The term “unsubstituted Cn-alkenyl” refers to a radical, having a linear or branched, cyclic or acyclic structure, further having at least one carbon-carbon double bond, at total of n carbon atoms, all of which are nonaromatic, 3 or more hydrogen atoms, and no heteroatoms. For example, an unsubstituted C2-C10-alkenyl has 2 to 10 carbon atoms. Unsubstituted alkenyl groups include: —CH═CH2, —CH═CHCH3, —CH═CHCH2CH3, —CH═CHCH2CH2CH3, —CH═CHCH(CH3)2, —CH═CHCH(CH2)2, —CH2CH═CH2, —CH2CH═CHCH3, —CH2CH═CHCH2CH3, —CH2CH═CHCH2CH2CH3, —CH2CH═CHCH(CH3)2, and —CH2CH═CHCH(CH2)2.

The term “substituted Cn-alkenyl” refers to a radical, having a single nonaromatic carbon atom as the point of attachment and at least one nonaromatic carbon-carbon double bond, but no carbon-carbon triple bonds, further having a linear or branched, cyclic or acyclic structure, further having a total of n carbon atoms, 0, 1, or more than one hydrogen atom, and at least one heteroatom, wherein each heteroatom is independently selected from the group consisting of N, O, F, Cl, Br, I, Si, P, and S. For example, a substituted C2-C10-alkenyl has 2 to 10 carbon atoms. The groups, —CH═CHF, —CH═CHCl and —CH═CHBr, are examples of substituted alkenyl groups.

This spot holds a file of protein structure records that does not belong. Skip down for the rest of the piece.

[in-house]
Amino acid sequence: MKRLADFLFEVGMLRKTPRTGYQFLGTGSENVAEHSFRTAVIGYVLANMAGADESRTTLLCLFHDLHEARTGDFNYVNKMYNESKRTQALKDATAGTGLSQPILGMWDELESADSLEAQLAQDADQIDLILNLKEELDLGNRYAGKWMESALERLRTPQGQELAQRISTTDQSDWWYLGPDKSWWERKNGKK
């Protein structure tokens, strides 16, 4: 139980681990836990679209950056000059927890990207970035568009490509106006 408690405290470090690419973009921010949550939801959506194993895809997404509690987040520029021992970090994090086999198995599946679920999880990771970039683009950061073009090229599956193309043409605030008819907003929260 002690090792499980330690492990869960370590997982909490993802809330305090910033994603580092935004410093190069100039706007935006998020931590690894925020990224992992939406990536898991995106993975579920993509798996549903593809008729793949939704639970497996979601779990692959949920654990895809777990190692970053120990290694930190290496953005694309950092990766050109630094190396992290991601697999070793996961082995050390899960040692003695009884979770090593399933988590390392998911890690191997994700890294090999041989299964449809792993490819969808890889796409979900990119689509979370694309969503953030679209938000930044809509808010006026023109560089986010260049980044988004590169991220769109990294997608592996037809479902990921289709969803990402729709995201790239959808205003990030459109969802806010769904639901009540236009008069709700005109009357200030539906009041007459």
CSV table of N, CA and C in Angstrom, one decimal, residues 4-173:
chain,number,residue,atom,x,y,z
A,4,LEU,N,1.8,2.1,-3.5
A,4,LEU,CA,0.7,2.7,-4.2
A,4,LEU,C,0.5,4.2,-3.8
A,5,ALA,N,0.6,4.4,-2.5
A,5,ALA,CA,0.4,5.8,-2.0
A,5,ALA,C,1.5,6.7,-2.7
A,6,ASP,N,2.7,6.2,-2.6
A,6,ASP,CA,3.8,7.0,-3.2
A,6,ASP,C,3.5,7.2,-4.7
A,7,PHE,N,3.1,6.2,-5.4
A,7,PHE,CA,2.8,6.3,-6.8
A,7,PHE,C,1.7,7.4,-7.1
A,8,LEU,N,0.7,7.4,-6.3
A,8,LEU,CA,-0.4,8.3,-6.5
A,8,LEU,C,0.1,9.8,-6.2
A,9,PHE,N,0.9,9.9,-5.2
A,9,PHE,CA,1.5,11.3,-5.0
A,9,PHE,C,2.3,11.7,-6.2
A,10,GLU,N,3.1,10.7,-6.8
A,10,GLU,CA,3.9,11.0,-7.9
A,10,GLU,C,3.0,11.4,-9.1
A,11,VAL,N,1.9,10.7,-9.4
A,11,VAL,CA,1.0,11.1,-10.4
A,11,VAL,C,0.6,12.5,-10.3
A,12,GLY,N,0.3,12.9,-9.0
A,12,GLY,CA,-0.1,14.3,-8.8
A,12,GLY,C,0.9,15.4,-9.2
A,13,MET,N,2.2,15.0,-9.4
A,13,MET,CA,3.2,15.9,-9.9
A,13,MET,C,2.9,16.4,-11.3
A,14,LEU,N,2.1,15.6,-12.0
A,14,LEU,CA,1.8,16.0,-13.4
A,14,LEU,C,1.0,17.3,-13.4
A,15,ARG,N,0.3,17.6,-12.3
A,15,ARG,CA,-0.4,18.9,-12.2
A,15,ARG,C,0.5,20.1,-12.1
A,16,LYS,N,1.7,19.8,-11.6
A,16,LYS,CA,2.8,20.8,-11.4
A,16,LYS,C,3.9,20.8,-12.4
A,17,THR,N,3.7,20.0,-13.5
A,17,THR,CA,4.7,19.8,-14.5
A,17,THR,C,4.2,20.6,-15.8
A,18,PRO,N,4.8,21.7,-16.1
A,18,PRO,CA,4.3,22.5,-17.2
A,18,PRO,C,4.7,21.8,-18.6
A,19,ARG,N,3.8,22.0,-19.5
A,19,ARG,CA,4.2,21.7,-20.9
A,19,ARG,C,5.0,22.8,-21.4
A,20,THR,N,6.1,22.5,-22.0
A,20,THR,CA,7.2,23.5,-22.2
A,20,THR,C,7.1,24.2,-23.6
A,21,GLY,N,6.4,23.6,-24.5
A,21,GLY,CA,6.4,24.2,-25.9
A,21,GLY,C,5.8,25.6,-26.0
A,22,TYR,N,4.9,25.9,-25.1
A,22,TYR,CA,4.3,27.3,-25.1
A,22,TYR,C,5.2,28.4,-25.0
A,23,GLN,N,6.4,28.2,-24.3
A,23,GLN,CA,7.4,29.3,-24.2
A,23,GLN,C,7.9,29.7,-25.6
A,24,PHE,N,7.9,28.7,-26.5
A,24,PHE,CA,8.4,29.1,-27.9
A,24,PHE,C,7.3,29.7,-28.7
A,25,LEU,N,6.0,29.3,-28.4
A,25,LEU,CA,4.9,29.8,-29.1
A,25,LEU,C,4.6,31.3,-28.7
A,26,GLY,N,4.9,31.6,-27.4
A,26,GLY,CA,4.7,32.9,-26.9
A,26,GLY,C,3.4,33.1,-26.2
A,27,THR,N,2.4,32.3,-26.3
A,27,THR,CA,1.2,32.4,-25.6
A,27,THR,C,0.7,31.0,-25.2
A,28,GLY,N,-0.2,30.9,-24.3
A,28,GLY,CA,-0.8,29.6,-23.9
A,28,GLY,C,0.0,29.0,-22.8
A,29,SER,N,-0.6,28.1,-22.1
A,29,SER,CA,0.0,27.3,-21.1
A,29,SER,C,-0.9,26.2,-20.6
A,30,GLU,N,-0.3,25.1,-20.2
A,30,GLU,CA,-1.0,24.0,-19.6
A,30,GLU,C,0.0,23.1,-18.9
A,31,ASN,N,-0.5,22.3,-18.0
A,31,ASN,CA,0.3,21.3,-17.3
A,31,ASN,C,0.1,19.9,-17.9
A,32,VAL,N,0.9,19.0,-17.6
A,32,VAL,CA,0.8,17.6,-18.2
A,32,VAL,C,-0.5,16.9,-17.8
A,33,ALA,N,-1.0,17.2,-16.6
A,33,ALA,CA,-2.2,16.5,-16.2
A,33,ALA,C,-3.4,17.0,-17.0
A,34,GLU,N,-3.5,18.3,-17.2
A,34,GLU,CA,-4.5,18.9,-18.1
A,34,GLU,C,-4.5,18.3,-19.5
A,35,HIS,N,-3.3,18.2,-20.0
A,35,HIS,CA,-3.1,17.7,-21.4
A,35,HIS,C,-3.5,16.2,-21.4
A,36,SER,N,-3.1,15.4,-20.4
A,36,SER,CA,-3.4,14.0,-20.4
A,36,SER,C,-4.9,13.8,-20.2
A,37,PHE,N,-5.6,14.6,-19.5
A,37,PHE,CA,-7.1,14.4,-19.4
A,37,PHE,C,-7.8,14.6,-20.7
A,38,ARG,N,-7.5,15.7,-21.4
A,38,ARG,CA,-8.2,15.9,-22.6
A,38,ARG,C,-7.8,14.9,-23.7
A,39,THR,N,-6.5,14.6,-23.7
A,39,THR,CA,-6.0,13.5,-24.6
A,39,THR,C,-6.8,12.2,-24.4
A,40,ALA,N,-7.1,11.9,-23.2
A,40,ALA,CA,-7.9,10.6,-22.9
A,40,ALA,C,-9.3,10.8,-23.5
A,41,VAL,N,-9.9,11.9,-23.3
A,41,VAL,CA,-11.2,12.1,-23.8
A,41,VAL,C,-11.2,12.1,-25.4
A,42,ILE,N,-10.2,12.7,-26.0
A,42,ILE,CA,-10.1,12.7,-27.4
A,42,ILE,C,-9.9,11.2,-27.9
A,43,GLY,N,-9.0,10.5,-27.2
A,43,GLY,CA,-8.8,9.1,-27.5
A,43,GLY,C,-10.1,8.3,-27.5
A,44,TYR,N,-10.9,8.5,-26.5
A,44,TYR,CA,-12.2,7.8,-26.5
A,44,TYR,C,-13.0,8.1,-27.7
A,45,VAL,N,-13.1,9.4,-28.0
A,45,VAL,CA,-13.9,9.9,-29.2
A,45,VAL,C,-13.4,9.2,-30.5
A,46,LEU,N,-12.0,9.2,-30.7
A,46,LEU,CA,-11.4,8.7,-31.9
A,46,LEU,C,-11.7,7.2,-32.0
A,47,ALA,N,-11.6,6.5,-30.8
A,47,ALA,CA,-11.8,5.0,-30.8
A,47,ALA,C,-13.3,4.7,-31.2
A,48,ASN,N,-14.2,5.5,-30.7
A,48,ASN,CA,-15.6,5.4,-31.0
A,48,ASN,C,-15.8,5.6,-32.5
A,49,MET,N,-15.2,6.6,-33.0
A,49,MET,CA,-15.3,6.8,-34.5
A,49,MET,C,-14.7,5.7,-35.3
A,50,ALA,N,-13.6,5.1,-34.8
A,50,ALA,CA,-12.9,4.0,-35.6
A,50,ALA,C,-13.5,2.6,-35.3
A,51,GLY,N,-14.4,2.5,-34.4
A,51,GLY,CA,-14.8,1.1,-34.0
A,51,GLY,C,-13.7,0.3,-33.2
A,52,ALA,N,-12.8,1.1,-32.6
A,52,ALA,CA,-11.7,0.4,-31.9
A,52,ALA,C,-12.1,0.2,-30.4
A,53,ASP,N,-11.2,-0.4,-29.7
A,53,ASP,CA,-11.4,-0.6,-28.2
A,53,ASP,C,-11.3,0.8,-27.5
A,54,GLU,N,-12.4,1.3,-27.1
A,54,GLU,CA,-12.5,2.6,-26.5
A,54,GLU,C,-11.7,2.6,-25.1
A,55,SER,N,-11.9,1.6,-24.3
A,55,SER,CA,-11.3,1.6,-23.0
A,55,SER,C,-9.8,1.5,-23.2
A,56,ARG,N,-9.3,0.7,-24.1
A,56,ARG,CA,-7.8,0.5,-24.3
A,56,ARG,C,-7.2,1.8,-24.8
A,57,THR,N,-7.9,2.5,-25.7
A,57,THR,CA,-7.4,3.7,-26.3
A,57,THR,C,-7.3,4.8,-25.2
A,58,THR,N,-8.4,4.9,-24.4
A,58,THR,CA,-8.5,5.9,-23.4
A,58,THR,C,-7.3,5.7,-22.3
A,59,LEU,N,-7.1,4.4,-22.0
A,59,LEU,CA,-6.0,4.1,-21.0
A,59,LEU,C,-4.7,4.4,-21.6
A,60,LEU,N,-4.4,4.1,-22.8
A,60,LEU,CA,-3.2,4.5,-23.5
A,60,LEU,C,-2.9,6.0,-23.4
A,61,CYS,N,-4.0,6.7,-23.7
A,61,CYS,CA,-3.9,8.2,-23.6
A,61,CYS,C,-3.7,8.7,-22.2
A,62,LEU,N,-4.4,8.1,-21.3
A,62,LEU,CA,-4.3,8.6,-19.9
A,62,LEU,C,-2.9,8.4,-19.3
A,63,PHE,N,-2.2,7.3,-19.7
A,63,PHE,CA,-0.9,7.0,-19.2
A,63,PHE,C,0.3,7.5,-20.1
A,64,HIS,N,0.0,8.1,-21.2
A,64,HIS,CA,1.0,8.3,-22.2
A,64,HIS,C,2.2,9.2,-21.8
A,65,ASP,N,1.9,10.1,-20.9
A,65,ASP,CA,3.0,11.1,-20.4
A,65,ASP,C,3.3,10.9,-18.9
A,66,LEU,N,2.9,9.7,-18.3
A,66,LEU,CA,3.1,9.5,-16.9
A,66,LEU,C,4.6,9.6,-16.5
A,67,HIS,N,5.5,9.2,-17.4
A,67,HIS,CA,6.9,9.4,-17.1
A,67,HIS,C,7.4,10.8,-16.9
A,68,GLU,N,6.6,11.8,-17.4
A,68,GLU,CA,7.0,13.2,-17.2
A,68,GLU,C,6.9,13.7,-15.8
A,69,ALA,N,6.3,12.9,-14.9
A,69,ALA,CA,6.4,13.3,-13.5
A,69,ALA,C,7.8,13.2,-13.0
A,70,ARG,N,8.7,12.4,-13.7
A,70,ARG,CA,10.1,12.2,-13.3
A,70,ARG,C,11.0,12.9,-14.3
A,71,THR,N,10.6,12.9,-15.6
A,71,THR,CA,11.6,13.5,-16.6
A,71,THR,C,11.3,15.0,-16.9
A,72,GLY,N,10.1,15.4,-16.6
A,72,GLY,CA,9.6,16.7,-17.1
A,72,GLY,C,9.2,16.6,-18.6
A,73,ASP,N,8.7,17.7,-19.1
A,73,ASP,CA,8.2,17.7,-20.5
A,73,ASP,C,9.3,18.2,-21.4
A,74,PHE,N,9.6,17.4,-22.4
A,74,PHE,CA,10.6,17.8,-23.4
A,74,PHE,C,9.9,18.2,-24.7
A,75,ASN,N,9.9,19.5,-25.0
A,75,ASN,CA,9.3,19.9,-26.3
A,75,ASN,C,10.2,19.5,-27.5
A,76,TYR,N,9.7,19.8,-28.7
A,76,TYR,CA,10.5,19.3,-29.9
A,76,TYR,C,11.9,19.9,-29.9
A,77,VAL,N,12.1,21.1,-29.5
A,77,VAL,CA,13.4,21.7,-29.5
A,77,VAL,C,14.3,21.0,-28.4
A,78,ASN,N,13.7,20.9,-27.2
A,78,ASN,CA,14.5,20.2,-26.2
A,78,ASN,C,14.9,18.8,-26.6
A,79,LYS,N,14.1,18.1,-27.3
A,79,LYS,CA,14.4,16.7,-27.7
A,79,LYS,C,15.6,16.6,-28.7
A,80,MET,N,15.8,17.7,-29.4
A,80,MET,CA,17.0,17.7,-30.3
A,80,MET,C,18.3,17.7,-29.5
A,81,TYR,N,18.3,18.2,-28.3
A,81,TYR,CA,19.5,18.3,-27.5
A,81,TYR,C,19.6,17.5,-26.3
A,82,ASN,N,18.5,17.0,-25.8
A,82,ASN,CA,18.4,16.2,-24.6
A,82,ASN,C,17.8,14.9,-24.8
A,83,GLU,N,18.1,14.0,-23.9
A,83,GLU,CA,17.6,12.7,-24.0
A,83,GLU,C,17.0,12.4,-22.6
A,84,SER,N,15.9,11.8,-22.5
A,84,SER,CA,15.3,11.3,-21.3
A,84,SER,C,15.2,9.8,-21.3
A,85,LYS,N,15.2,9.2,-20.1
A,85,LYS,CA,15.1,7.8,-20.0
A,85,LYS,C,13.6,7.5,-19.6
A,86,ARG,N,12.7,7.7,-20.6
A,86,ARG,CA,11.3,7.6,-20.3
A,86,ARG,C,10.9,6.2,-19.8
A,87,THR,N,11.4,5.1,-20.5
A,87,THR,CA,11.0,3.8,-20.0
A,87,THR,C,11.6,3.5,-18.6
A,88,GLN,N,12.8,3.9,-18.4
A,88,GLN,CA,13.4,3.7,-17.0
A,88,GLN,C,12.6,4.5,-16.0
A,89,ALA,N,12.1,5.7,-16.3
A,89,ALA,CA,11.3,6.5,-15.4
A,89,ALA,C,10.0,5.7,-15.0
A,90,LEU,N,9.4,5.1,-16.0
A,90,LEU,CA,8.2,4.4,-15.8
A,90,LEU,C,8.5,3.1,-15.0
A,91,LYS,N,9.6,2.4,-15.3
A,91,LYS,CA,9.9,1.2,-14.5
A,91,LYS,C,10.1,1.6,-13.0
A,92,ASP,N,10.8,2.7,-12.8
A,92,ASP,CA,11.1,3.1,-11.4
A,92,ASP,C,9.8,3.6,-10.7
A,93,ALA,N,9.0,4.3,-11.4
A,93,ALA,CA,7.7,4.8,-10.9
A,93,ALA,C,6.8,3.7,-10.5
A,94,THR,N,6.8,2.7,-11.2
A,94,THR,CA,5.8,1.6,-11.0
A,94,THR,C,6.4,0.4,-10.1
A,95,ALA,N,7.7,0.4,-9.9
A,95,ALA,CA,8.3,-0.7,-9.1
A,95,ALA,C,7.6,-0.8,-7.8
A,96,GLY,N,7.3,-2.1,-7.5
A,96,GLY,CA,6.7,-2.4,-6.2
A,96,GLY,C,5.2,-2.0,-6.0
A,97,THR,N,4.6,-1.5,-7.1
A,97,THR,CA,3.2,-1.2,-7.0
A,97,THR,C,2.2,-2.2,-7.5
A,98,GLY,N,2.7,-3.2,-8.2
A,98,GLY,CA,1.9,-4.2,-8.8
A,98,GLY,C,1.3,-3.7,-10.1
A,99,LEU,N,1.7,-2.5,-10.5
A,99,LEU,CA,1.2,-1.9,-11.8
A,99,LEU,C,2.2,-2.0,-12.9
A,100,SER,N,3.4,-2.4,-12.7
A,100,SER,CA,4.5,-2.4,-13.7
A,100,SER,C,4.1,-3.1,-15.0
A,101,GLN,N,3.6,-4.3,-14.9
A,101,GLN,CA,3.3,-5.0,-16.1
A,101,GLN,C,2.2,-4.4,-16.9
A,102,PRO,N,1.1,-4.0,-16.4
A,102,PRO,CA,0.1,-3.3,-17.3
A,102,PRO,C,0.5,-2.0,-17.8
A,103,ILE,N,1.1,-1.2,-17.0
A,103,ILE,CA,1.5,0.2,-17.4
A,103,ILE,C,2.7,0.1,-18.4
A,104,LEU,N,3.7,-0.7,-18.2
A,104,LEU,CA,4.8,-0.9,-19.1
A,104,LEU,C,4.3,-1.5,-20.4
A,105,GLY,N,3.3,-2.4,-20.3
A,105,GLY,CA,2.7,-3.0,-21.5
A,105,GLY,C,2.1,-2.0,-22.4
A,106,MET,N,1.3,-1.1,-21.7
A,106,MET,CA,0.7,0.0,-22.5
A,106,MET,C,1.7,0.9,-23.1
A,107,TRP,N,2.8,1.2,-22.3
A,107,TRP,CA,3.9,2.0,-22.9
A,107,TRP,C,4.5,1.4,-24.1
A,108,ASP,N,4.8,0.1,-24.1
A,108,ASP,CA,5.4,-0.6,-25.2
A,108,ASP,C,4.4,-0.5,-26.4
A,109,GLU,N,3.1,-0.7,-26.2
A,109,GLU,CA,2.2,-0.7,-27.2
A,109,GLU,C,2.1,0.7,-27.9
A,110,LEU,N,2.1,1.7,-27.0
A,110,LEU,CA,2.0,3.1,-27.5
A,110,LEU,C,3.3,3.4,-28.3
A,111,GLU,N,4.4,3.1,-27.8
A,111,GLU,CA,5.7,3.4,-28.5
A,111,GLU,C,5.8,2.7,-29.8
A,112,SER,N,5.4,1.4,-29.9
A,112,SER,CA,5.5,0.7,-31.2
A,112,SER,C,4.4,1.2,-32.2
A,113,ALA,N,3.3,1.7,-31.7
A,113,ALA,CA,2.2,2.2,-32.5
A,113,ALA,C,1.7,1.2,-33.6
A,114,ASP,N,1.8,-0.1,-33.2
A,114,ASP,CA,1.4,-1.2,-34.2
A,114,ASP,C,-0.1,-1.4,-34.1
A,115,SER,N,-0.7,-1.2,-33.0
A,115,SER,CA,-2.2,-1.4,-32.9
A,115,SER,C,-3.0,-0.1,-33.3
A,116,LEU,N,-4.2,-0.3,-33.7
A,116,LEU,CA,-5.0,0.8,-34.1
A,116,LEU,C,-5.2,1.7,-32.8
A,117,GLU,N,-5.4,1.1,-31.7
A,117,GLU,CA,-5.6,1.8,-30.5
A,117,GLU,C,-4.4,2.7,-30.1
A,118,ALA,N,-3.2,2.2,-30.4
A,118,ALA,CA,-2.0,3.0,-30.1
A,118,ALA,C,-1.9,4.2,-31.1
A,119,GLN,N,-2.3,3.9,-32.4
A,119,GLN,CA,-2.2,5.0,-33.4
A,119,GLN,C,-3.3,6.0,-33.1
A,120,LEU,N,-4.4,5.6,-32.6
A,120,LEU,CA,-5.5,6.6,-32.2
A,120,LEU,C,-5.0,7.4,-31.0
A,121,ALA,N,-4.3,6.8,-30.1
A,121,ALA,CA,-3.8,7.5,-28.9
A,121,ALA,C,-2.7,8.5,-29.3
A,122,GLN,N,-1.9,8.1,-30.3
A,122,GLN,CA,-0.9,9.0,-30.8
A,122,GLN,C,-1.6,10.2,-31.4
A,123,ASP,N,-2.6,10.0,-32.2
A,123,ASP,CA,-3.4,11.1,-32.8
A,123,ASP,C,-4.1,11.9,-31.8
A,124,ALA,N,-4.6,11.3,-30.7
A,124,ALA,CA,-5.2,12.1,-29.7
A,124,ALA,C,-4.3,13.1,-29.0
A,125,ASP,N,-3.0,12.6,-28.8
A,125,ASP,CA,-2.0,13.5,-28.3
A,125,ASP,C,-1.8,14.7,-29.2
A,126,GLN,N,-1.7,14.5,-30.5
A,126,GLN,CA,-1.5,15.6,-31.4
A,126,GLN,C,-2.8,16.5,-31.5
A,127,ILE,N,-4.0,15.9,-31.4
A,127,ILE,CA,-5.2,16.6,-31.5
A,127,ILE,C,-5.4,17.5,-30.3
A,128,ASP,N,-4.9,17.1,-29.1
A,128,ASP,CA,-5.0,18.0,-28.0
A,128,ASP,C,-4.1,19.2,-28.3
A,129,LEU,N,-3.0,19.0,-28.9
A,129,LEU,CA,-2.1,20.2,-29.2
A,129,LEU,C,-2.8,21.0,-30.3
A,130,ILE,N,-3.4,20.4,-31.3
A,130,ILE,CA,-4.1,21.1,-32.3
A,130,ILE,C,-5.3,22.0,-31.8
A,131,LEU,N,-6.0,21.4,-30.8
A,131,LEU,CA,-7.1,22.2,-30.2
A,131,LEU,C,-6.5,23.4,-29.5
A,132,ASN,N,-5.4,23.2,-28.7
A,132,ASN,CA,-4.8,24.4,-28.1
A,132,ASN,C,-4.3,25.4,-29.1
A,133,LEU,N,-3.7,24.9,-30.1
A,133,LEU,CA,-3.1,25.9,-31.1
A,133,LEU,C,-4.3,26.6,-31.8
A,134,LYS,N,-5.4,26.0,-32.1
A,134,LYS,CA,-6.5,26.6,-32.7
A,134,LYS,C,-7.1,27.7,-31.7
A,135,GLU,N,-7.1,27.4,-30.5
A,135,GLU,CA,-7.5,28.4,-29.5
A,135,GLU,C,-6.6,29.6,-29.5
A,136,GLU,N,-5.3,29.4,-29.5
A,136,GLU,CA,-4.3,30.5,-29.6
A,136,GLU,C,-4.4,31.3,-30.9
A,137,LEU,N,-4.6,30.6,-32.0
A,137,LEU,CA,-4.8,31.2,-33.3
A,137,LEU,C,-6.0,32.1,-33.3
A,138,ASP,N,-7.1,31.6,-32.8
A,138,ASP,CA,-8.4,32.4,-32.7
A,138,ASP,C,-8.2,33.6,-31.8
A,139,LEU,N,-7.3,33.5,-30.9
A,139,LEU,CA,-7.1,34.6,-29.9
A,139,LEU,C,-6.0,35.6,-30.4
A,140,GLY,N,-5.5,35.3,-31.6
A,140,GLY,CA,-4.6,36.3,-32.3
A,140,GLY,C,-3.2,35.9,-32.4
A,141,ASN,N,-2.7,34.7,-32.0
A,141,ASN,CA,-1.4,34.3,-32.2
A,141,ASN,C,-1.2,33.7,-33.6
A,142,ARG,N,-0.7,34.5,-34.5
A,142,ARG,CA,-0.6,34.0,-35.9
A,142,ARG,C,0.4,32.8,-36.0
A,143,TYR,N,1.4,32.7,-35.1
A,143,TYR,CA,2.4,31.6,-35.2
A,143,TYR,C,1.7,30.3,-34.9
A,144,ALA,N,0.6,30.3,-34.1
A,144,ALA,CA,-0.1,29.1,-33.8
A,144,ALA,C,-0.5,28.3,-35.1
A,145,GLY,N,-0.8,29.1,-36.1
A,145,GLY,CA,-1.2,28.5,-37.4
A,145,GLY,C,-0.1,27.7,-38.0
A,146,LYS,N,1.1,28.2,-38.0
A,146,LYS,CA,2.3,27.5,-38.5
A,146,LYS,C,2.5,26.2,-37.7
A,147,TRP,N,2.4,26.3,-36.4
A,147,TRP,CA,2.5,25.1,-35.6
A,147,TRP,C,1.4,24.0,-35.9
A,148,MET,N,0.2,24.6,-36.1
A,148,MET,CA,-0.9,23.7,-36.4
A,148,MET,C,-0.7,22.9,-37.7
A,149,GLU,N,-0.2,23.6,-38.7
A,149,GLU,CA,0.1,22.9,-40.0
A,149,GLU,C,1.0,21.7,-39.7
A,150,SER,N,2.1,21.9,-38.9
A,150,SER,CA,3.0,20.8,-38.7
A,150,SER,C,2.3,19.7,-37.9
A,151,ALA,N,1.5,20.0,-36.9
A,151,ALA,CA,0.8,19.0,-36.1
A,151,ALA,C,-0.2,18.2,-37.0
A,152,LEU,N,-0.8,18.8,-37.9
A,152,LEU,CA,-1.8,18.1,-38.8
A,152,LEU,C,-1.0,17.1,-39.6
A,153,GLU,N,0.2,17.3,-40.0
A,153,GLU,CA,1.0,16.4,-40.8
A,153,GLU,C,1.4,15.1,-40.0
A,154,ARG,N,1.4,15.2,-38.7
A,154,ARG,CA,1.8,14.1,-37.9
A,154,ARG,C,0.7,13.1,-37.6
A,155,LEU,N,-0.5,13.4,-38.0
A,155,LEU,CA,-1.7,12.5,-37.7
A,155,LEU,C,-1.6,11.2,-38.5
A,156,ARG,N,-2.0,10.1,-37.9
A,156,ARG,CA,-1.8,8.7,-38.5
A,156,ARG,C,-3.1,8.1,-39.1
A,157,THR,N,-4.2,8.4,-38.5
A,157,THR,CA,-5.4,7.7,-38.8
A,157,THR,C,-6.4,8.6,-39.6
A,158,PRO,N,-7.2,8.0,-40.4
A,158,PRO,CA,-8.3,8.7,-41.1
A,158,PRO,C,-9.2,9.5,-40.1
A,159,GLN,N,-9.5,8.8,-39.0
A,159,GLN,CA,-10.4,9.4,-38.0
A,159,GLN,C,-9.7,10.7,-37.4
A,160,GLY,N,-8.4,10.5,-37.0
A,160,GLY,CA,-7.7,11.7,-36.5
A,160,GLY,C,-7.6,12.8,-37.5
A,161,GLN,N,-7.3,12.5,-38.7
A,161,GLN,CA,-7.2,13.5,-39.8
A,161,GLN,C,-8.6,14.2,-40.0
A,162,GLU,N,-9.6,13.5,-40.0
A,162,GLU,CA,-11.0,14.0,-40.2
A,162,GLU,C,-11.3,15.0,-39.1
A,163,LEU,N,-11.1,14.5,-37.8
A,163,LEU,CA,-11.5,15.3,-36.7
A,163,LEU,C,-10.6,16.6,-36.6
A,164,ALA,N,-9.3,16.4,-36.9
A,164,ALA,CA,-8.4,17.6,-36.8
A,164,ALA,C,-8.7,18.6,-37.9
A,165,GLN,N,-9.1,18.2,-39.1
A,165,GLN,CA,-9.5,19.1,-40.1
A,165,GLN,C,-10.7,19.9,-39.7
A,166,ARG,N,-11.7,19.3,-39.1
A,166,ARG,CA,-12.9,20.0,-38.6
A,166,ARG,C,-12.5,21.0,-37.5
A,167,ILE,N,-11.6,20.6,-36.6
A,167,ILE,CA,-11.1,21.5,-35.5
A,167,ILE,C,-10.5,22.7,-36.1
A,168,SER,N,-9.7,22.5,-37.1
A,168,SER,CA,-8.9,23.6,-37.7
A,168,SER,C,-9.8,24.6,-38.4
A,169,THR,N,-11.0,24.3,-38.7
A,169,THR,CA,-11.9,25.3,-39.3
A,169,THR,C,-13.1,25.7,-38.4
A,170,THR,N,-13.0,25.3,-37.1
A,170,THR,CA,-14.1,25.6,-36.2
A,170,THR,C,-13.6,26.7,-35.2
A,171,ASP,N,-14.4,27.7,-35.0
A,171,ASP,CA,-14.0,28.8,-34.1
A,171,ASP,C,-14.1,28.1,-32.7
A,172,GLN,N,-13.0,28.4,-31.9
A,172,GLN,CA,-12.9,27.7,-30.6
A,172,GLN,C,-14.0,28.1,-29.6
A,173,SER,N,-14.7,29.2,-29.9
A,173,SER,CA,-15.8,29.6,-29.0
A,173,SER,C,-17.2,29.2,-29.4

The term “unsubstituted Cn-alkynyl” refers to a radical, having a linear or branched, cyclic or acyclic structure, further having at least one carbon-carbon triple bond, a total of n carbon atoms, all of which are nonaromatic, at least one hydrogen atom, and no heteroatoms. For example, an unsubstituted C2-C10-alkynyl has 2 to 10 carbon atoms. The groups, —C≡CH and —C≡CCH3, are examples of unsubstituted alkynyl groups.